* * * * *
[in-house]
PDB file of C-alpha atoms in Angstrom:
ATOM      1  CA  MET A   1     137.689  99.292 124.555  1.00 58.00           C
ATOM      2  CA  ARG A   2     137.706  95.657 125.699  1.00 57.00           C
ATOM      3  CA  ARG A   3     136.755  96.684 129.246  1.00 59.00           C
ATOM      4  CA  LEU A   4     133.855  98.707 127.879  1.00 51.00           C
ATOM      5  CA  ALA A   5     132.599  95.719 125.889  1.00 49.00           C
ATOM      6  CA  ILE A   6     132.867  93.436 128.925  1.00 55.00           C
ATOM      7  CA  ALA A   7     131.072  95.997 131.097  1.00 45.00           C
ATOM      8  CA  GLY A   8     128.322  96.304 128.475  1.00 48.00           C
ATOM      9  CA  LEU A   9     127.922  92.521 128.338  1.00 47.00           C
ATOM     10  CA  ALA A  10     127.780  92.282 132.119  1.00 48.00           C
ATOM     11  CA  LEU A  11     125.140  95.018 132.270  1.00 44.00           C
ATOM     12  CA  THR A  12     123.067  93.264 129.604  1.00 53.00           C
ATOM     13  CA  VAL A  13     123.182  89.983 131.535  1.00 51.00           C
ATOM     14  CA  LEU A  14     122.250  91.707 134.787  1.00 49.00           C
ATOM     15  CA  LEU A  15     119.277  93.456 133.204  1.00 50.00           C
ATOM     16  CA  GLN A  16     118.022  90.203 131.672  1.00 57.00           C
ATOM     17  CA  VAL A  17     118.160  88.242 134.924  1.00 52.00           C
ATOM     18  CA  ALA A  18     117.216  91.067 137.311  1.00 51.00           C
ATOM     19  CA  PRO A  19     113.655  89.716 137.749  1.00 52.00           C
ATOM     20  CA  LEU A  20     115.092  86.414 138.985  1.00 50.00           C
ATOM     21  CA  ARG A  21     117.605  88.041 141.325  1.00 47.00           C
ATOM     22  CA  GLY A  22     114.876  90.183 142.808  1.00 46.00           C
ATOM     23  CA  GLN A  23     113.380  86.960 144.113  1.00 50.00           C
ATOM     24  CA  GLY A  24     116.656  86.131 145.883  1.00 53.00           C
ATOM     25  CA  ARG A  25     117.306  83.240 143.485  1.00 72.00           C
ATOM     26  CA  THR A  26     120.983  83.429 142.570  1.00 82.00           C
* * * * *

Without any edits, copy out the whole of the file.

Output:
[in-house]
PDB file of C-alpha atoms in Angstrom:
ATOM      1  CA  MET A   1     137.689  99.292 124.555  1.00 58.00           C
ATOM      2  CA  ARG A   2     137.706  95.657 125.699  1.00 57.00           C
ATOM      3  CA  ARG A   3     136.755  96.684 129.246  1.00 59.00           C
ATOM      4  CA  LEU A   4     133.855  98.707 127.879  1.00 51.00           C
ATOM      5  CA  ALA A   5     132.599  95.719 125.889  1.00 49.00           C
ATOM      6  CA  ILE A   6     132.867  93.436 128.925  1.00 55.00           C
ATOM      7  CA  ALA A   7     131.072  95.997 131.097  1.00 45.00           C
ATOM      8  CA  GLY A   8     128.322  96.304 128.475  1.00 48.00           C
ATOM      9  CA  LEU A   9     127.922  92.521 128.338  1.00 47.00           C
ATOM     10  CA  ALA A  10     127.780  92.282 132.119  1.00 48.00           C
ATOM     11  CA  LEU A  11     125.140  95.018 132.270  1.00 44.00           C
ATOM     12  CA  THR A  12     123.067  93.264 129.604  1.00 53.00           C
ATOM     13  CA  VAL A  13     123.182  89.983 131.535  1.00 51.00           C
ATOM     14  CA  LEU A  14     122.250  91.707 134.787  1.00 49.00           C
ATOM     15  CA  LEU A  15     119.277  93.456 133.204  1.00 50.00           C
ATOM     16  CA  GLN A  16     118.022  90.203 131.672  1.00 57.00           C
ATOM     17  CA  VAL A  17     118.160  88.242 134.924  1.00 52.00           C
ATOM     18  CA  ALA A  18     117.216  91.067 137.311  1.00 51.00           C
ATOM     19  CA  PRO A  19     113.655  89.716 137.749  1.00 52.00           C
ATOM     20  CA  LEU A  20     115.092  86.414 138.985  1.00 50.00           C
ATOM     21  CA  ARG A  21     117.605  88.041 141.325  1.00 47.00           C
ATOM     22  CA  GLY A  22     114.876  90.183 142.808  1.00 46.00           C
ATOM     23  CA  GLN A  23     113.380  86.960 144.113  1.00 50.00           C
ATOM     24  CA  GLY A  24     116.656  86.131 145.883  1.00 53.00           C
ATOM     25  CA  ARG A  25     117.306  83.240 143.485  1.00 72.00           C
ATOM     26  CA  THR A  26     120.983  83.429 142.570  1.00 82.00           C